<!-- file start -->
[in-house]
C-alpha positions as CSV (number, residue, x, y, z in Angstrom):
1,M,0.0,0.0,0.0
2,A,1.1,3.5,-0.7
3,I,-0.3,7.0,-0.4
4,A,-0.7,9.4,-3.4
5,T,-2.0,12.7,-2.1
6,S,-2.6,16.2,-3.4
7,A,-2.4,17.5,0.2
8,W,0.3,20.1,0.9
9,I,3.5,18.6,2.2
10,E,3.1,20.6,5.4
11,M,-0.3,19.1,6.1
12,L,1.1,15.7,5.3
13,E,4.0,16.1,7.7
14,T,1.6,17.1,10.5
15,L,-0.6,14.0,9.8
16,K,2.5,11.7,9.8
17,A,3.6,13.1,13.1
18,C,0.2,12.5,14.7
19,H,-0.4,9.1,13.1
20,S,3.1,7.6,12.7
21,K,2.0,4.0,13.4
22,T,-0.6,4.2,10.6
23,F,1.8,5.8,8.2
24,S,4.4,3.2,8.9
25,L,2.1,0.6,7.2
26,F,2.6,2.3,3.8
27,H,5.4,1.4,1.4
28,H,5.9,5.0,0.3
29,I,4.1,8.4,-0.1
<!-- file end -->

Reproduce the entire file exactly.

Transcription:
[in-house]
C-alpha positions as CSV (number, residue, x, y, z in Angstrom):
1,M,0.0,0.0,0.0
2,A,1.1,3.5,-0.7
3,I,-0.3,7.0,-0.4
4,A,-0.7,9.4,-3.4
5,T,-2.0,12.7,-2.1
6,S,-2.6,16.2,-3.4
7,A,-2.4,17.5,0.2
8,W,0.3,20.1,0.9
9,I,3.5,18.6,2.2
10,E,3.1,20.6,5.4
11,M,-0.3,19.1,6.1
12,L,1.1,15.7,5.3
13,E,4.0,16.1,7.7
14,T,1.6,17.1,10.5
15,L,-0.6,14.0,9.8
16,K,2.5,11.7,9.8
17,A,3.6,13.1,13.1
18,C,0.2,12.5,14.7
19,H,-0.4,9.1,13.1
20,S,3.1,7.6,12.7
21,K,2.0,4.0,13.4
22,T,-0.6,4.2,10.6
23,F,1.8,5.8,8.2
24,S,4.4,3.2,8.9
25,L,2.1,0.6,7.2
26,F,2.6,2.3,3.8
27,H,5.4,1.4,1.4
28,H,5.9,5.0,0.3
29,I,4.1,8.4,-0.1